With support, and care, and time and tenderness, each of us can nurture our capacity to be at home in the darkness of our own suffering and to find within it light - the source of our recovery.
I'm tickled by the following quote from Stephen Fry who said:
"Oscar Wilde said that if you know what you want to be, then you inevitably become it - that is your punishment, but if you never know, then you can be anything. There is a truth to that. We are not nouns, we are verbs. I am not a thing - an actor, a writer - I am a person who does things - I write, I act - and I never know what I am going to do next. I think you can be imprisoned if you think of yourself as a noun."
I believe we can liberate ourselves through story.
And the path through, of living and loving, letting go and recreating, isn't linear. In my experience it feels more like a spiral: a constant coming back to things you thought you understood to uncover deeper understandings. Glorious, frustrating, excruciating, liberating understandings!
Freedom from our addictions, from the old stories, the old wounds, can take a lifetime...
and then some... if we're prepared to do the work, if we're prepared to love ourselves enough to assess, reassess and address our behaviour and patterns of behaviour.
However, this isn't always possible. Jeff Brown writes:
"Not everyone will heal in this lifetime. It’s important that we accept and understand this. The perpetual emphasis on acknowledging and healing trauma is a beautiful thing, but its not for everyone. Because some of us don’t have the capacity to heal. Some can’t even get out of bed, because of the weight of their pain and the complexity of their trauma. Too much has happened, and there is no possibility of transformation. This is very hard to accept in our toxic positivity culture, one where trauma is the new buzz word and where people forget that they are not walking in someone’s else’s shoes. Just because you were able to heal parts of your past, doesn’t mean everyone can heal parts of theirs. We have all lived in a trauma inducing culture. Some of us didn’t make it through in one piece. And if we can just accept this, and honour and comfort them as they are without any effort to ‘heal’ them, we actually stand a chance of co-creating the kind of trauma-sensitive world that avoids this level of suffering altogether. Because trauma is perpetuated by insensitivity. Our tendency to turn a blind eye to the truth of people’s suffering, to shame them for not healing, to blame it on their karma and their choices, to ask them to 'count their blessings' is precisely the dissociative consciousness that perpetuates the trauma cycle. Yes, you want to help, but it just makes it worse. Better to accept people right where they are. Better to provide comfort to the fallen ones. That alone will heal the world."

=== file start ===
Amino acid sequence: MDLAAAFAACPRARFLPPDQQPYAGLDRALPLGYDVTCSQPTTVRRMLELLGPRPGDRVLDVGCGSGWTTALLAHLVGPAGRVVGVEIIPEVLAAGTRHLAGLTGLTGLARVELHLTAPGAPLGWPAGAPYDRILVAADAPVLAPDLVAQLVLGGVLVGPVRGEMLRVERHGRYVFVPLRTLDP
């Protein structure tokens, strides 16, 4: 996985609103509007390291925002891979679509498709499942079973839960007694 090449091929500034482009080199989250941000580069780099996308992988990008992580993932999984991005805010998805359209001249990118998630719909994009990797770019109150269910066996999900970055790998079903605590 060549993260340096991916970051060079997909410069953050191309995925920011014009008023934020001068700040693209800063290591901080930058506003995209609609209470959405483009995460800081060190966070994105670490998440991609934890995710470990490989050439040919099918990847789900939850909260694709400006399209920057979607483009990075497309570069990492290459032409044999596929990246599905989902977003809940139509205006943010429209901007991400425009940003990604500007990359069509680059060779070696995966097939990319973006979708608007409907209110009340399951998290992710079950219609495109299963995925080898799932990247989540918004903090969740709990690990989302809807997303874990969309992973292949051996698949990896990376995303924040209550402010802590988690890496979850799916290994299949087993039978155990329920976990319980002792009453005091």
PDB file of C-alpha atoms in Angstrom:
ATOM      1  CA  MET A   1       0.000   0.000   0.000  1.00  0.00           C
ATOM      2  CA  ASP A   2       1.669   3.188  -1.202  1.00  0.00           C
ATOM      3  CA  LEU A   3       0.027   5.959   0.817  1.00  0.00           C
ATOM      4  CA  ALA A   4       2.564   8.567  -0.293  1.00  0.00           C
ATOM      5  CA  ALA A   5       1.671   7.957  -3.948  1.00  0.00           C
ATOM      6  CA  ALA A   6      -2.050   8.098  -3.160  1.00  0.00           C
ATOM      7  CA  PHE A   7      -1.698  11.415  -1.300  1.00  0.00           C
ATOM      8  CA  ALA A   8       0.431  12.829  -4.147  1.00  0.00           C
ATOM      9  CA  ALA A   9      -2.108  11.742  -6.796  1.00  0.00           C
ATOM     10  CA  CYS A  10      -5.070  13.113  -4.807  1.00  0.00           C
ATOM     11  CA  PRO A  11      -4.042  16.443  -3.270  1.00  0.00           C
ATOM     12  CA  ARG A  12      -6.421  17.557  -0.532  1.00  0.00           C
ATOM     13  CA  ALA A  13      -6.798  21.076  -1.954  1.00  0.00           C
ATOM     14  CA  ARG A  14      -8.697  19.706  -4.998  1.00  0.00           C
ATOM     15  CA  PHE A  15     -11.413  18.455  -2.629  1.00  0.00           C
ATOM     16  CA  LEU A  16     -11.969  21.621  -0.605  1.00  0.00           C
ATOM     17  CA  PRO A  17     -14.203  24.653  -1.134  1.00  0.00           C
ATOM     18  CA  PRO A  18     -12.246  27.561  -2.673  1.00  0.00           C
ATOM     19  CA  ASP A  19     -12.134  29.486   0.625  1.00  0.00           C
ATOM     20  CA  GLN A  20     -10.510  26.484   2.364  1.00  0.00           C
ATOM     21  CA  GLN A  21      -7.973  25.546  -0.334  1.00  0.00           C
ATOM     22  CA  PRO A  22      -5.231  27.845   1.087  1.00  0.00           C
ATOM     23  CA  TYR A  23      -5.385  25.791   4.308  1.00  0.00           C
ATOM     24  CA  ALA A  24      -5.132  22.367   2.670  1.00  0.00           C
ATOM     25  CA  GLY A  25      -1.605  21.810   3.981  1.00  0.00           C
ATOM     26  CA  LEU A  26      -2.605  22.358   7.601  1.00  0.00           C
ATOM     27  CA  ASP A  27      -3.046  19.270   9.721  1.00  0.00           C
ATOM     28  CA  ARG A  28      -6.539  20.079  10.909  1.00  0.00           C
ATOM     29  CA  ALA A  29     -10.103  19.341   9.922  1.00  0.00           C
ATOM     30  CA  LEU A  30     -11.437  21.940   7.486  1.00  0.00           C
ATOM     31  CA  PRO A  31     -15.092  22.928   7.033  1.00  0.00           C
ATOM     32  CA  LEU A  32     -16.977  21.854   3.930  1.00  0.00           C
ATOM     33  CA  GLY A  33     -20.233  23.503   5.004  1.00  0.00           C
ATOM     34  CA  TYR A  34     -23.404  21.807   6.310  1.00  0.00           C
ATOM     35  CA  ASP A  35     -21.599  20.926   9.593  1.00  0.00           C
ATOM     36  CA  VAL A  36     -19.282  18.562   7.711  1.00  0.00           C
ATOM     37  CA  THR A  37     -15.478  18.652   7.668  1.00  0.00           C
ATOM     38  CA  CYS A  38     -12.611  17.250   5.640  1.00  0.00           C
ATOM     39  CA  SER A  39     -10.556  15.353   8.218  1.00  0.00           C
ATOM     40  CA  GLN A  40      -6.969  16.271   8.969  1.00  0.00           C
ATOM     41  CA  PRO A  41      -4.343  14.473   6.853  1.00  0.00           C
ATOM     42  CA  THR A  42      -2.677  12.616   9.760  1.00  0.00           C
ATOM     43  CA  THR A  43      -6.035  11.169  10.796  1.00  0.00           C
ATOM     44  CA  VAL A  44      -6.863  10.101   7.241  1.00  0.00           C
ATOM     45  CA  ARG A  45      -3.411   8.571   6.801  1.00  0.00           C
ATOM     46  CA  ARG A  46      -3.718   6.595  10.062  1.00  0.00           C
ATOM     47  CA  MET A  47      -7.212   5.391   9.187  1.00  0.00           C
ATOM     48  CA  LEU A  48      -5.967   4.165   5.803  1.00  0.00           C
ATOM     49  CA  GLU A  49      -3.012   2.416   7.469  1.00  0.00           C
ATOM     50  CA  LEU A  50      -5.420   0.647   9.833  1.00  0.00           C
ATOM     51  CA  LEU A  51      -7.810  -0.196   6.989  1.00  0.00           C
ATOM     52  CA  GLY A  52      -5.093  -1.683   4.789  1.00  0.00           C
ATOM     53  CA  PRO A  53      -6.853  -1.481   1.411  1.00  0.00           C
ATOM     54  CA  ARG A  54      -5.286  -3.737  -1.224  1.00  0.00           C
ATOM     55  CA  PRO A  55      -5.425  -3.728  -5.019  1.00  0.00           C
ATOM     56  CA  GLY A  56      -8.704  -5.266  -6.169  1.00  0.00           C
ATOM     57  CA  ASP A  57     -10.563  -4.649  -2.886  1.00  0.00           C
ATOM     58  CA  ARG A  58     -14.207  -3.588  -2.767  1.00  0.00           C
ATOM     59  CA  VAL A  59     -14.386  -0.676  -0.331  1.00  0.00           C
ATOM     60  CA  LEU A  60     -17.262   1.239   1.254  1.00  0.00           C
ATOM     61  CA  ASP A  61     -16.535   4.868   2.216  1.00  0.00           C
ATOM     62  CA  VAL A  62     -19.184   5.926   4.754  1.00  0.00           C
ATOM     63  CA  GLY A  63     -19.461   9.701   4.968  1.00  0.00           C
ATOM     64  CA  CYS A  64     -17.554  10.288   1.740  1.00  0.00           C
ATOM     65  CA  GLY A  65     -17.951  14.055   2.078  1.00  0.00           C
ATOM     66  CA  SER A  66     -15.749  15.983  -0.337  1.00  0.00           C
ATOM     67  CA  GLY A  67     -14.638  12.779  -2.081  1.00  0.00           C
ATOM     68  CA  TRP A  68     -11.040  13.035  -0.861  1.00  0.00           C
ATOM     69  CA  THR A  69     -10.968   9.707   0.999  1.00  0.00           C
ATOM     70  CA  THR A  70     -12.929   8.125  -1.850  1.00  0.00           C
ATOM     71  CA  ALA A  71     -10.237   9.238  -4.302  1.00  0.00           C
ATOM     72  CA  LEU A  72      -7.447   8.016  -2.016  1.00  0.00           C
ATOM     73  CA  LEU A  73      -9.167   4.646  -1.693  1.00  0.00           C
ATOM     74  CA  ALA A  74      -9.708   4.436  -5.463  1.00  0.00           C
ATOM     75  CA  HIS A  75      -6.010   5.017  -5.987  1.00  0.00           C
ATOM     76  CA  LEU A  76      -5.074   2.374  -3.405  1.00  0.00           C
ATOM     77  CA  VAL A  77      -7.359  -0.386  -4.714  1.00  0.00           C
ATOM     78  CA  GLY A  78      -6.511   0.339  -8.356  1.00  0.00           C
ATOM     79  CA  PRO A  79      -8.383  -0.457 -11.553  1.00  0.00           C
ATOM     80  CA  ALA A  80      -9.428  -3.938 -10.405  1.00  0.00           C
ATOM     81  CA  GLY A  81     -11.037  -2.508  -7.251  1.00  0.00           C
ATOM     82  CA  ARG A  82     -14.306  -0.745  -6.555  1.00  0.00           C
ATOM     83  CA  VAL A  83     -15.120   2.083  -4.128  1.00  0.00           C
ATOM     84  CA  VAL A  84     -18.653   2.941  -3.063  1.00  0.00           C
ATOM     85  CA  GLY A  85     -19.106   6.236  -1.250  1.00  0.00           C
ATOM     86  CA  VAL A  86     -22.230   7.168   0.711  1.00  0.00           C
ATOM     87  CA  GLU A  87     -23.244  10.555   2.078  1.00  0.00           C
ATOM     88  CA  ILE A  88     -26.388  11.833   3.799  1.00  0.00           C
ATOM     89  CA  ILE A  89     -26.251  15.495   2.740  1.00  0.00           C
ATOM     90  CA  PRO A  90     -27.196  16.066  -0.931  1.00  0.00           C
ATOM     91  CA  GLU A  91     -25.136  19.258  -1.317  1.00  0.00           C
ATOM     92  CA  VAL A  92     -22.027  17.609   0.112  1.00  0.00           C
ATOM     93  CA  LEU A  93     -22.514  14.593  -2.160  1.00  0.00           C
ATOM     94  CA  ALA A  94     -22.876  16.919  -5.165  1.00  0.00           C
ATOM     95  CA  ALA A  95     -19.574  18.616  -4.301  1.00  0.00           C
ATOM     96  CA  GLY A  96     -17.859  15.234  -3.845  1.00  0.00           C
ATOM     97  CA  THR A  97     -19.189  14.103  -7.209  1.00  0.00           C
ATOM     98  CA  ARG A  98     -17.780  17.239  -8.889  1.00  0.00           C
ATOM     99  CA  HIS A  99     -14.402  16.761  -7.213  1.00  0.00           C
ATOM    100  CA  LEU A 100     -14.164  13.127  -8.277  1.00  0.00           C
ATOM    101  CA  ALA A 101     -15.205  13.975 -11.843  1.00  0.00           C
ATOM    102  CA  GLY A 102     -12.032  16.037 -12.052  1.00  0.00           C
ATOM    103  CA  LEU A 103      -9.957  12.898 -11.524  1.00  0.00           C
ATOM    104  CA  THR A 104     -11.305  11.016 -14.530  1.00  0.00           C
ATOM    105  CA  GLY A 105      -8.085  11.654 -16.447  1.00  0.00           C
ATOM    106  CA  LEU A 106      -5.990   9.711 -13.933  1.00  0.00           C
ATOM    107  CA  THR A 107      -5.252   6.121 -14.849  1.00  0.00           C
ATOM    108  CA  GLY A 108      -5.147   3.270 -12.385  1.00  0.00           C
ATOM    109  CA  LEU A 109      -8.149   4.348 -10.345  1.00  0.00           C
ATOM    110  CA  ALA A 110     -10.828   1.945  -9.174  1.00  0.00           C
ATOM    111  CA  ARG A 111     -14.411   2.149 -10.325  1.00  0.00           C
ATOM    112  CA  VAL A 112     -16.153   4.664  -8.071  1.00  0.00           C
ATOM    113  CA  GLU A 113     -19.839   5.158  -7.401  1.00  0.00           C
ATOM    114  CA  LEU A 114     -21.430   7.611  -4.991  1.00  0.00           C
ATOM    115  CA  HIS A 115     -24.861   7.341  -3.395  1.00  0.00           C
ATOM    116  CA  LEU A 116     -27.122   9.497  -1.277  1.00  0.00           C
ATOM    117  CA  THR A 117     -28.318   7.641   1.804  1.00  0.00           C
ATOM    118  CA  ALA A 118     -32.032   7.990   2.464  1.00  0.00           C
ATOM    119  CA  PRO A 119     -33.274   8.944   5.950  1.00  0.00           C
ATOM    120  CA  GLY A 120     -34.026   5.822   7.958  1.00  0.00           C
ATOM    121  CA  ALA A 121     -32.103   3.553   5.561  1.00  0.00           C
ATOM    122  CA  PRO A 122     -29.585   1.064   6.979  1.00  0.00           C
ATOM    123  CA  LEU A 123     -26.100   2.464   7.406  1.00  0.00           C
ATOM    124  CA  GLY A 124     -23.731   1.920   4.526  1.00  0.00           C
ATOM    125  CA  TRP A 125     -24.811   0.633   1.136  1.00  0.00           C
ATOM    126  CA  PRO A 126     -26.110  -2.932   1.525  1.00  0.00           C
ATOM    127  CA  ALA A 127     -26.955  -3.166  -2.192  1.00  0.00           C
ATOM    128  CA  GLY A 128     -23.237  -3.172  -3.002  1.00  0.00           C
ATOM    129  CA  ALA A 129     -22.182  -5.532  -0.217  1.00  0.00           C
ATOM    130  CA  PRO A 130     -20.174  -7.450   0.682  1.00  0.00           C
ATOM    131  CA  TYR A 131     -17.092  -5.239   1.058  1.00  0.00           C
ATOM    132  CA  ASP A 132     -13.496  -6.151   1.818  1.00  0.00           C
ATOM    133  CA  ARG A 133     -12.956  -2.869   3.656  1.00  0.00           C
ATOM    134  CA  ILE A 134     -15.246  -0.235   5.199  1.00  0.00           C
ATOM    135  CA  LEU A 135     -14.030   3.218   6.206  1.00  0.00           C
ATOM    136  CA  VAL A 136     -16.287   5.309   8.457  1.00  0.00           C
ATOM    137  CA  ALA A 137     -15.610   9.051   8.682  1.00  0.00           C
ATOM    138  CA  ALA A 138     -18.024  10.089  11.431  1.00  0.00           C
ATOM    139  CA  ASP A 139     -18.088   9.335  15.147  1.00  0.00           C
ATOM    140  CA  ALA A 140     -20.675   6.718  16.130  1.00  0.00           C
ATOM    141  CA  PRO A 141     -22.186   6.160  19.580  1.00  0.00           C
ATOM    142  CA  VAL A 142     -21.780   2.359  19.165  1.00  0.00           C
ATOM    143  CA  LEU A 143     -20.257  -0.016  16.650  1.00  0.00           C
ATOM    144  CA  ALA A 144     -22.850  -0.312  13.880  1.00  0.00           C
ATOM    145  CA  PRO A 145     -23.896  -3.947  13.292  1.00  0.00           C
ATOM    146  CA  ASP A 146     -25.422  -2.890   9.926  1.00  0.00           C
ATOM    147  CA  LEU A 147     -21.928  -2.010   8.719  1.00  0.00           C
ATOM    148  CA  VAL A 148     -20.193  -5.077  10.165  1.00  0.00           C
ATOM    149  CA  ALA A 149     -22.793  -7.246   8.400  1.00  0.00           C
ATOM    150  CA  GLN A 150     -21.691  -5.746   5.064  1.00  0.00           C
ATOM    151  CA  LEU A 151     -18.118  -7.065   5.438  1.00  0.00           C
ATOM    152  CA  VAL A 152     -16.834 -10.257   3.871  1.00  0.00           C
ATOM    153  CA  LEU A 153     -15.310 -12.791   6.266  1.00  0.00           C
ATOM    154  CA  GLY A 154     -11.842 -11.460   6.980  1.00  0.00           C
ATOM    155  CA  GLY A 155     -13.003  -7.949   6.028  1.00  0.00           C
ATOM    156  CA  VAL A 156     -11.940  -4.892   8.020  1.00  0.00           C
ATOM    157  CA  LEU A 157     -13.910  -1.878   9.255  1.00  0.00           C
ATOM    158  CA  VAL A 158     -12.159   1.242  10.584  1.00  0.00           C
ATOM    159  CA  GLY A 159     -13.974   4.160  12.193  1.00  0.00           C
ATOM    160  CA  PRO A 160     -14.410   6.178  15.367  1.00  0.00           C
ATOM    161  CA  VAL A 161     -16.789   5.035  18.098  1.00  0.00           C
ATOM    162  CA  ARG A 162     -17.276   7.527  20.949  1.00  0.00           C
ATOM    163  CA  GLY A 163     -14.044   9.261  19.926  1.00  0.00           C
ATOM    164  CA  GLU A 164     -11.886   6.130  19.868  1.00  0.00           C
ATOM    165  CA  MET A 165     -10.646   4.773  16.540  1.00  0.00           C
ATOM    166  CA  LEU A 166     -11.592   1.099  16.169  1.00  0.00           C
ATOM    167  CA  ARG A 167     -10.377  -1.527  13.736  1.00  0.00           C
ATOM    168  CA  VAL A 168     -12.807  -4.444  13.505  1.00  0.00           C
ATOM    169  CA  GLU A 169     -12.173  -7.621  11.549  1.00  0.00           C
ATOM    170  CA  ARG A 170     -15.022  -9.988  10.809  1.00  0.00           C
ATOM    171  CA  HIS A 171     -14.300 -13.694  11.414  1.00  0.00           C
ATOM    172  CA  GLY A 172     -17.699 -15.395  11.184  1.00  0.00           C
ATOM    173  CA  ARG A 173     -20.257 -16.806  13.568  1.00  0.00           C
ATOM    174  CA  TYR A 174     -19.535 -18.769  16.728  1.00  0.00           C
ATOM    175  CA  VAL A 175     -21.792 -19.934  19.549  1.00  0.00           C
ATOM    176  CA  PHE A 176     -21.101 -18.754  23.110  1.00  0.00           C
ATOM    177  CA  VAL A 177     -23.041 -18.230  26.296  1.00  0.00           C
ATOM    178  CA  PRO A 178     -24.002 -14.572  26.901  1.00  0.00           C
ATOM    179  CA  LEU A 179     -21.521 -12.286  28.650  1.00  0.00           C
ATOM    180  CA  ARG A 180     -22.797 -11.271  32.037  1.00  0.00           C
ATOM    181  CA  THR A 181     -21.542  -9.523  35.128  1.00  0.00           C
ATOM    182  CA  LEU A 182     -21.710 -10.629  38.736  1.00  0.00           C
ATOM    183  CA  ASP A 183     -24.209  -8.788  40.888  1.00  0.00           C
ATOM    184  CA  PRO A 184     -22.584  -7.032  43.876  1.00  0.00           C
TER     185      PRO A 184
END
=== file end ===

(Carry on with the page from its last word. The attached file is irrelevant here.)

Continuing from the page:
I'm very fond of the words of Jeff Brown, and the other Jeff in my life, the poet Jeff Foster. The writings of both touch me deeply. I think the journey into holding and healing our addictions is best expressed by Jeff Foster who encapulates the essence of what is going on with these words:
"We are only seeking ourselves, in a million different ways, and addictions such as chocolate or alcohol or casino winnings never had the “power” to bring us home, ever. Our gurus never had the power we projected onto them. Addiction crumbles from the inside when we recognise how we are in essence, which is naturally at peace, naturally non-addicted, naturally complete, without needing external people or objects to complete it. The cycle of addiction is the cycle of self – and it can be broken, right where it begins. This is the exploration that all addiction, and indeed all suffering, invites us to, whether we see ourselves as “addicted” or not."
Jeff's words that return us to core message contained within Hari's work 'Chasing the Scream': the opposite of addiction isn't sobriety. It's connection with our self, and with each other. In Hari's words:
"It's all that will help [you] in the end. If you are alone, you cannot escape addiction. If you are loved, you have a chance. For a hundred years we have been singing war songs about addicts. All along, we should have been singing love songs to them."
Friends, let us begin by singing love songs to ourselves.